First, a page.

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My SQL DB has US culture settings but I'm based in EU.
In my gridview $ and mdy date format is shown ( also . and , are swapped in numbers).
Can I set the EU formats on these fields somehow?

setting the culture to nl-BE in my website does not help.


thank you for your help.
Posted

How can it possibly currency setting affect database server operation. You should store numbers, not strings representing numbers, no matter is that currency of not. And numbers, by their nature, are culture-neutral. You need to take care of the presentation of the numbers in ASP.NET, and set the threads to required cultures.

Actually, MySQL does have culture-related settings, but it's mostly related to the calendar: http://dev.mysql.com/doc/refman/5.0/en/locale-support.html[^]http://dev.mysql.com/doc/refman/5.0/en/locale-support.html[^].

Also note that dollars remain dollars even if they are written in different culture. It all depends on what you calculate. If you only calculate the currency of only one kind, you don't even need to carry information on what the units are. And if you do operate with different currency units, the real issue is the (ever changing) rates.

It's not clear how "setting the culture to nl-BE in my website does not help". How come? Of course it does help, but the culture comes into play when you format number for showing them on screen. Please see:
http://msdn.microsoft.com/en-us/library/system.threading.thread.currentculture(v=vs.110).aspx[^],
http://msdn.microsoft.com/en-us/library/system.threading.thread.currentuiculture(v=vs.110).aspx[^].

If you do it, you will see that numeric data formatting is affected by the culture choice. Please see all the ToString methods of the numeric type(s) you use.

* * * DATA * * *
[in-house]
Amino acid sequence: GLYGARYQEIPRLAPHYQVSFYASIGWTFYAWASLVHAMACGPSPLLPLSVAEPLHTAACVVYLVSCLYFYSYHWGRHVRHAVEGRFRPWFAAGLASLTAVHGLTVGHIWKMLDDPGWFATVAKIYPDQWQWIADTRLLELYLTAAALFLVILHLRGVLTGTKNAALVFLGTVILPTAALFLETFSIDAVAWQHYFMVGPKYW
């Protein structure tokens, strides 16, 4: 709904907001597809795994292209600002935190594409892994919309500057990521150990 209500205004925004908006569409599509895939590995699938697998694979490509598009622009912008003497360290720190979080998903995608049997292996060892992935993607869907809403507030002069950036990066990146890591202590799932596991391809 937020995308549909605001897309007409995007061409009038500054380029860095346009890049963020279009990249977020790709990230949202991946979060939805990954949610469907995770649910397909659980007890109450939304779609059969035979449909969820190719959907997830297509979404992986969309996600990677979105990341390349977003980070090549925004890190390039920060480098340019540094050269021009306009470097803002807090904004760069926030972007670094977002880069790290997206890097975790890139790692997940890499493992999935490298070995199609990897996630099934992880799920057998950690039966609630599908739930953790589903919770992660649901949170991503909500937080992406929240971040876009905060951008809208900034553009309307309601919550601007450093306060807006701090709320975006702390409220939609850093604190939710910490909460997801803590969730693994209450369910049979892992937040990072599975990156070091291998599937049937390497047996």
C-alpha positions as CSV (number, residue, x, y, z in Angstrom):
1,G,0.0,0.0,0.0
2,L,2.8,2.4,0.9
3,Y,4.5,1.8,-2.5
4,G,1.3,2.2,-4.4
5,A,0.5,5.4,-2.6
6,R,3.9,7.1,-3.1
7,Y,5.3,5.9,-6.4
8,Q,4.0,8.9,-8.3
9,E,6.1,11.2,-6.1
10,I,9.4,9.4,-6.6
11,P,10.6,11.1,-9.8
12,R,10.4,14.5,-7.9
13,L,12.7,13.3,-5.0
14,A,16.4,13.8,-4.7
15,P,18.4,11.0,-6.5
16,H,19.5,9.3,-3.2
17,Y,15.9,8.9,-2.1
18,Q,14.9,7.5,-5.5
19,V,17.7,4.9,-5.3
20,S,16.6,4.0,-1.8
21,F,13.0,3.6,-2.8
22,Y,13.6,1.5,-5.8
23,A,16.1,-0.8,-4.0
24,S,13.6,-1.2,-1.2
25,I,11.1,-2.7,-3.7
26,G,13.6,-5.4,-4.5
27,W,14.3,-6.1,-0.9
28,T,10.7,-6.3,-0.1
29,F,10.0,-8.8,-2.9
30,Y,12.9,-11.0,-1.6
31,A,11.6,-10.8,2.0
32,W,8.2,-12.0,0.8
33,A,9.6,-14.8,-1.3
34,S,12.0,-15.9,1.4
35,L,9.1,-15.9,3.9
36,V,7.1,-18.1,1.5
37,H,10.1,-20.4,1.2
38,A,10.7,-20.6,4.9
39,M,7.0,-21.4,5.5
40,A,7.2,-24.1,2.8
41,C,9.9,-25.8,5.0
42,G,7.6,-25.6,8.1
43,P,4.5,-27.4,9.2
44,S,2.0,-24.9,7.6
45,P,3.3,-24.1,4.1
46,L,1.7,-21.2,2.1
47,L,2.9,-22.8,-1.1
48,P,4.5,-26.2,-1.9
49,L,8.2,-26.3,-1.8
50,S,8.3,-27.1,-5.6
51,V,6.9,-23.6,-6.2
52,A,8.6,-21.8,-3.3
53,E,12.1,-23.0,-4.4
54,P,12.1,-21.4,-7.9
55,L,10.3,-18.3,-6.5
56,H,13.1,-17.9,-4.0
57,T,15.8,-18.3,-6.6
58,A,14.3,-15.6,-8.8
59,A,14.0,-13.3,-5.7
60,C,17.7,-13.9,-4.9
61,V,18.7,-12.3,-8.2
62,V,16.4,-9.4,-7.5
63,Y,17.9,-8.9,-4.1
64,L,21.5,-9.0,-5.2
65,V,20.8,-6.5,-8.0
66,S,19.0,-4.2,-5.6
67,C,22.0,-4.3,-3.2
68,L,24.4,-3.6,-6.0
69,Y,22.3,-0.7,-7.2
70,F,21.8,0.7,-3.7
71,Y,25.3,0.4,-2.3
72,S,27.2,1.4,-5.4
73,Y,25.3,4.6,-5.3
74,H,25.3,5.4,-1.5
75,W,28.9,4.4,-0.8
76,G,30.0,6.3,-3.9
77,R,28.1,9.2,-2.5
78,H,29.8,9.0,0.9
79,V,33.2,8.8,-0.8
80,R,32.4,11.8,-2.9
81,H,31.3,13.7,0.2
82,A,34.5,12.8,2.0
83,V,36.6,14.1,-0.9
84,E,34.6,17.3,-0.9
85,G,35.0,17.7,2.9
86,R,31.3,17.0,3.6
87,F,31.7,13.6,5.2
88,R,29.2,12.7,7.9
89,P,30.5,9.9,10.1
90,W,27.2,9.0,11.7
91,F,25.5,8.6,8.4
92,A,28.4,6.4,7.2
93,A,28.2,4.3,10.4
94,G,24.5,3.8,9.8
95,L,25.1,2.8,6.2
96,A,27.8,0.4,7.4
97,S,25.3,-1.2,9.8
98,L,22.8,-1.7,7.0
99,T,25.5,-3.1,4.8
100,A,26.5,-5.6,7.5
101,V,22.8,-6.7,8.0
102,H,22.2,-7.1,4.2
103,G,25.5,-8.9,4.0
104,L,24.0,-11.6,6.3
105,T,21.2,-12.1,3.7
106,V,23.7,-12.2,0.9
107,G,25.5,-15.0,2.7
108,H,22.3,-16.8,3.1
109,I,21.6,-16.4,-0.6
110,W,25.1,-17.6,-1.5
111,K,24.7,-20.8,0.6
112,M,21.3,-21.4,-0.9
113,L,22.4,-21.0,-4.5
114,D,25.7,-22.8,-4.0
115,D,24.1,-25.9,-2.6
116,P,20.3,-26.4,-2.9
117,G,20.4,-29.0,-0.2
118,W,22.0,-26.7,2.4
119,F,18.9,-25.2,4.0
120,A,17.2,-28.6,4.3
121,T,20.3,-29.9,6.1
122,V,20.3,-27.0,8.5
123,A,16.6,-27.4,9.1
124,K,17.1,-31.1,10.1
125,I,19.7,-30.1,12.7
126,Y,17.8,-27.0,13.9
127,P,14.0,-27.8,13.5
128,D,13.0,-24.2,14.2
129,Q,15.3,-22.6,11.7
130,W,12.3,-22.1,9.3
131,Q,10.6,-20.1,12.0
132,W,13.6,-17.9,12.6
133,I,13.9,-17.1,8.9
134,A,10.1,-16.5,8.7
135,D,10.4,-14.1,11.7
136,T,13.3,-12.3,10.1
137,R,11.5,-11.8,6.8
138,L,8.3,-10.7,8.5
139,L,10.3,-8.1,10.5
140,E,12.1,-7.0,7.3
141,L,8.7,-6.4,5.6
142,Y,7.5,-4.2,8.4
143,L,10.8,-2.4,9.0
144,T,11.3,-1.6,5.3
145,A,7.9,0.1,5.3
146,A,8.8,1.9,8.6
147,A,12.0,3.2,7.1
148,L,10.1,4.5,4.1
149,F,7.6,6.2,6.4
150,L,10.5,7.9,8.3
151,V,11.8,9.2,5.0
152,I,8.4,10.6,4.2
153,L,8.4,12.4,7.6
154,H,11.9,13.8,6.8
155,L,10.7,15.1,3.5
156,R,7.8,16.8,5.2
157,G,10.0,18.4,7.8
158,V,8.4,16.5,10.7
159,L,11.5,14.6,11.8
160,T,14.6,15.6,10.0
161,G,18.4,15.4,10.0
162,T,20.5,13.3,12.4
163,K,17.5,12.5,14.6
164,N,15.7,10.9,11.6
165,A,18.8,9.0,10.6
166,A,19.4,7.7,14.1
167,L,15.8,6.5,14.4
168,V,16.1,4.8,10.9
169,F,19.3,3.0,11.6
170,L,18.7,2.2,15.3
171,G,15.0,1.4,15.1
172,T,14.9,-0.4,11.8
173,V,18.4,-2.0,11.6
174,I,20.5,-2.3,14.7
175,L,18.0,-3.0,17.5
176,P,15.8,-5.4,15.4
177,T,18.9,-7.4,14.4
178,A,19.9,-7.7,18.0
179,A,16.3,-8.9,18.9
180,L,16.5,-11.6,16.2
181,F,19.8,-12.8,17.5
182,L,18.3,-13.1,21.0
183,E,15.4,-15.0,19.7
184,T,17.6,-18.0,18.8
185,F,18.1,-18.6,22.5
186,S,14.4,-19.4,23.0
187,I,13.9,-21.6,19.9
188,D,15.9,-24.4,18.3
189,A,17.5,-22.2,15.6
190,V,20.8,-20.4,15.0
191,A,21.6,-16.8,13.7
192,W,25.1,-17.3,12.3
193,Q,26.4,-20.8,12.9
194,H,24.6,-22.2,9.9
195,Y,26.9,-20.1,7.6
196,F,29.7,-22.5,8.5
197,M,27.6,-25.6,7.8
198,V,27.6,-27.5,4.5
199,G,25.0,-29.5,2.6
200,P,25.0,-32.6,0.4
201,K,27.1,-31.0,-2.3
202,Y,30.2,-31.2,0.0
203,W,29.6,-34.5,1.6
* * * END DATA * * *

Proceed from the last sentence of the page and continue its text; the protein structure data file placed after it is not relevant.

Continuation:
See also:
http://msdn.microsoft.com/en-us/library/system.globalization.numberformatinfo.positiveinfinitysymbol(v=vs.110).aspx[^],
http://msdn.microsoft.com/en-us/library/system.globalization.numberformatinfo.negativeinfinitysymbol(v=vs.110).aspx[^].

This is how you get your currency symbol: http://msdn.microsoft.com/en-us/library/system.globalization.numberformatinfo.currencysymbol%28v=vs.110%29.aspx[^].

This way, your application can be globalized. You don't have to hard-code dollar or euro characters, you can set current culture as required and get the default currency symbol.

—SA
 
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Comments
[no name] 7-Nov-14 17:55pm    
I'll take this. Thank you, my small 5. Bruno
Sergey Alexandrovich Kryukov 7-Nov-14 19:11pm    
Thank you, Bruno.
—SA
Eddy Sels 8-Nov-14 11:12am    
I will read all the links you mention. Thank you for that.
But be aware in MS SQL database you can have a field with type 'smallmoney'.
the data returned is culture dependent. I don't know why this is or which culture setting prevails (database server, web server). In any case not the web site because then I would not have the issue.
I tested my site in Azure where I did not have the issue because the servers have a culture which matches my own. Since I went live on a US based webhosting my currency, number and date formats are in the US culture.

I tried the ToString but sometimes (I haven't figured out why) I get an error in VS2013 saying ToString has no overload which takes 3 arguments.
BTW I use numbers not strings.
Sergey Alexandrovich Kryukov 8-Nov-14 21:39pm    
Good. As to ToString, just check up the signatures you can use. You try to use non-existing one.
—SA
I was setting the culture in my code, but the culture was not set. I modified the code and now it is ok. So it was a bug in my code.
I figured it out by adding a label on my start page with the current culture info.
 
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